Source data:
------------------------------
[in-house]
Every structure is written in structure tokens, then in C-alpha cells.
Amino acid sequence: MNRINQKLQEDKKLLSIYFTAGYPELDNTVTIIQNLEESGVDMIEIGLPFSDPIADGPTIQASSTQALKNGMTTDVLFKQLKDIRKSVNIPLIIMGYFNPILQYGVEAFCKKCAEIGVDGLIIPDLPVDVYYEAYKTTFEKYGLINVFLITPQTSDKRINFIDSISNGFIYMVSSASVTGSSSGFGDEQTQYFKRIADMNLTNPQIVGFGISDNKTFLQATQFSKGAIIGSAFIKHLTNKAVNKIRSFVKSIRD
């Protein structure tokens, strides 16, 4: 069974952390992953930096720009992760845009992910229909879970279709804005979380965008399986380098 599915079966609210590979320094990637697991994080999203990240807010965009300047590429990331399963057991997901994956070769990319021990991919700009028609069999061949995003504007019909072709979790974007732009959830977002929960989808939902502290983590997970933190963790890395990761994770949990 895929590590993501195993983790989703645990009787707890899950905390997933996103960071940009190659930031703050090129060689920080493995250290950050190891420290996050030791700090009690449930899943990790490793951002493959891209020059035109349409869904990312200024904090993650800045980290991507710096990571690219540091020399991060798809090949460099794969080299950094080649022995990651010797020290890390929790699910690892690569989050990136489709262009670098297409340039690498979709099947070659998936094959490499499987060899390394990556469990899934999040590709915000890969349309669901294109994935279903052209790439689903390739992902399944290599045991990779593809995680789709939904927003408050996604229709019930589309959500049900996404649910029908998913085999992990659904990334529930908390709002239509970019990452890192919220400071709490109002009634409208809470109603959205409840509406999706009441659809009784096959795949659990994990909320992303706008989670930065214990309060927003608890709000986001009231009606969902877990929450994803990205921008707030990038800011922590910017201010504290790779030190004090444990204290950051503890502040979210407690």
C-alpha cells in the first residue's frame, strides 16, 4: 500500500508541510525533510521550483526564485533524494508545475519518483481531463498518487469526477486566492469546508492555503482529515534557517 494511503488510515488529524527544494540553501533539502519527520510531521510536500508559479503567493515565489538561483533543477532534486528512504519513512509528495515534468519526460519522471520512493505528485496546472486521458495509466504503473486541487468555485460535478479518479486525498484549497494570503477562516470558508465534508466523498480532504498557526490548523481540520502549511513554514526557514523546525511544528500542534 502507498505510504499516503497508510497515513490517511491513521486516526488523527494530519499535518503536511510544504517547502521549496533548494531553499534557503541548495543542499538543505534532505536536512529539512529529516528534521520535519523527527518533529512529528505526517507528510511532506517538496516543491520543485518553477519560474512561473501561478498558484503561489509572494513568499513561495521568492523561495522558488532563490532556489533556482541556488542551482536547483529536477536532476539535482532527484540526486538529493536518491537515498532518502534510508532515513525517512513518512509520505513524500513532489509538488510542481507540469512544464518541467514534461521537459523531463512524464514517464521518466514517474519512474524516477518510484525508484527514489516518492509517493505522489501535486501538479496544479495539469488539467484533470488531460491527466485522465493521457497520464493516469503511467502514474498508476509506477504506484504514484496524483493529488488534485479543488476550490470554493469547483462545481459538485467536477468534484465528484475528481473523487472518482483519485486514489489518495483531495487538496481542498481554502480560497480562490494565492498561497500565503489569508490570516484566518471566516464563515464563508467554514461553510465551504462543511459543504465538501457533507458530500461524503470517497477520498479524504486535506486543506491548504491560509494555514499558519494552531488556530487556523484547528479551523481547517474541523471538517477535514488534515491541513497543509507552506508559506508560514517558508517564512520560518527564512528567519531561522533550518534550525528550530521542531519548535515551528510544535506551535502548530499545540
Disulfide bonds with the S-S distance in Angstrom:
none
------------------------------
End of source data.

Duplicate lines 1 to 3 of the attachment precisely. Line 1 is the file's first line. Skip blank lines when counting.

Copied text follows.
[in-house]
Every structure is written in structure tokens, then in C-alpha cells.
Amino acid sequence: MNRINQKLQEDKKLLSIYFTAGYPELDNTVTIIQNLEESGVDMIEIGLPFSDPIADGPTIQASSTQALKNGMTTDVLFKQLKDIRKSVNIPLIIMGYFNPILQYGVEAFCKKCAEIGVDGLIIPDLPVDVYYEAYKTTFEKYGLINVFLITPQTSDKRINFIDSISNGFIYMVSSASVTGSSSGFGDEQTQYFKRIADMNLTNPQIVGFGISDNKTFLQATQFSKGAIIGSAFIKHLTNKAVNKIRSFVKSIRD